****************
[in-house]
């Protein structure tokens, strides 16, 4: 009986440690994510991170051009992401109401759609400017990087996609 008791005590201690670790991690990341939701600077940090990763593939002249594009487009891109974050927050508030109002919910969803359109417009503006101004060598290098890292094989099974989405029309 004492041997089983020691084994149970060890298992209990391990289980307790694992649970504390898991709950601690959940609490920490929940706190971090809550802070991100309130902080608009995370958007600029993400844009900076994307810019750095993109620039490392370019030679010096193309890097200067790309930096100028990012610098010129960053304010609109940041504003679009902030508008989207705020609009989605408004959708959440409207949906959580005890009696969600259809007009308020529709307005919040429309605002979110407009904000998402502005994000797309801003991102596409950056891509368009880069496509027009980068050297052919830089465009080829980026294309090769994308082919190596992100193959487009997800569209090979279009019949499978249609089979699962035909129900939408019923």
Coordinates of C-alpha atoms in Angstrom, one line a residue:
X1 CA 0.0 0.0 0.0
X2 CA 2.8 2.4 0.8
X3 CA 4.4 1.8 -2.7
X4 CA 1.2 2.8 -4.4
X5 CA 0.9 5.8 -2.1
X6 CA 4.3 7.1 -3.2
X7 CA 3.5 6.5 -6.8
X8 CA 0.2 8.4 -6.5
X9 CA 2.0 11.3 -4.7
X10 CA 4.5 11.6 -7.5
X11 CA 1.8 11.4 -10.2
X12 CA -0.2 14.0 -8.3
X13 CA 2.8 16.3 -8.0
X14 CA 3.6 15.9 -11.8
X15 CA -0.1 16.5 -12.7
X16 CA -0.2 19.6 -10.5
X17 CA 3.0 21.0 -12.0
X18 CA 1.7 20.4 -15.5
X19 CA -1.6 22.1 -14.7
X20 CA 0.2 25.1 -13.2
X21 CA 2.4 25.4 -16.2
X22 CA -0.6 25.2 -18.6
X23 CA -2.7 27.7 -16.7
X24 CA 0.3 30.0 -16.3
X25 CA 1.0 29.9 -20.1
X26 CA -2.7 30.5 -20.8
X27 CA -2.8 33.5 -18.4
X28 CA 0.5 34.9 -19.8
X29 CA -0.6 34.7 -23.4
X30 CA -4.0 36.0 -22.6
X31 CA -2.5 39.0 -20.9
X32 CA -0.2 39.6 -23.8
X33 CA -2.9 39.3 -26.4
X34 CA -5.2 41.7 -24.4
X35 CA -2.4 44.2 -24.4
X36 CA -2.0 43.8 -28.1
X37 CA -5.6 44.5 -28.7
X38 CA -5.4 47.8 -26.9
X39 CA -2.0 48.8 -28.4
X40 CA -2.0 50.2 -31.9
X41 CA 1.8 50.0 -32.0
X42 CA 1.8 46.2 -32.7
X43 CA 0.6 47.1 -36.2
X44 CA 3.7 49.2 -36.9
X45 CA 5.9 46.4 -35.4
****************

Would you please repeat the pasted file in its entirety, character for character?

[in-house]
């Protein structure tokens, strides 16, 4: 009986440690994510991170051009992401109401759609400017990087996609 008791005590201690670790991690990341939701600077940090990763593939002249594009487009891109974050927050508030109002919910969803359109417009503006101004060598290098890292094989099974989405029309 004492041997089983020691084994149970060890298992209990391990289980307790694992649970504390898991709950601690959940609490920490929940706190971090809550802070991100309130902080608009995370958007600029993400844009900076994307810019750095993109620039490392370019030679010096193309890097200067790309930096100028990012610098010129960053304010609109940041504003679009902030508008989207705020609009989605408004959708959440409207949906959580005890009696969600259809007009308020529709307005919040429309605002979110407009904000998402502005994000797309801003991102596409950056891509368009880069496509027009980068050297052919830089465009080829980026294309090769994308082919190596992100193959487009997800569209090979279009019949499978249609089979699962035909129900939408019923």
Coordinates of C-alpha atoms in Angstrom, one line a residue:
X1 CA 0.0 0.0 0.0
X2 CA 2.8 2.4 0.8
X3 CA 4.4 1.8 -2.7
X4 CA 1.2 2.8 -4.4
X5 CA 0.9 5.8 -2.1
X6 CA 4.3 7.1 -3.2
X7 CA 3.5 6.5 -6.8
X8 CA 0.2 8.4 -6.5
X9 CA 2.0 11.3 -4.7
X10 CA 4.5 11.6 -7.5
X11 CA 1.8 11.4 -10.2
X12 CA -0.2 14.0 -8.3
X13 CA 2.8 16.3 -8.0
X14 CA 3.6 15.9 -11.8
X15 CA -0.1 16.5 -12.7
X16 CA -0.2 19.6 -10.5
X17 CA 3.0 21.0 -12.0
X18 CA 1.7 20.4 -15.5
X19 CA -1.6 22.1 -14.7
X20 CA 0.2 25.1 -13.2
X21 CA 2.4 25.4 -16.2
X22 CA -0.6 25.2 -18.6
X23 CA -2.7 27.7 -16.7
X24 CA 0.3 30.0 -16.3
X25 CA 1.0 29.9 -20.1
X26 CA -2.7 30.5 -20.8
X27 CA -2.8 33.5 -18.4
X28 CA 0.5 34.9 -19.8
X29 CA -0.6 34.7 -23.4
X30 CA -4.0 36.0 -22.6
X31 CA -2.5 39.0 -20.9
X32 CA -0.2 39.6 -23.8
X33 CA -2.9 39.3 -26.4
X34 CA -5.2 41.7 -24.4
X35 CA -2.4 44.2 -24.4
X36 CA -2.0 43.8 -28.1
X37 CA -5.6 44.5 -28.7
X38 CA -5.4 47.8 -26.9
X39 CA -2.0 48.8 -28.4
X40 CA -2.0 50.2 -31.9
X41 CA 1.8 50.0 -32.0
X42 CA 1.8 46.2 -32.7
X43 CA 0.6 47.1 -36.2
X44 CA 3.7 49.2 -36.9
X45 CA 5.9 46.4 -35.4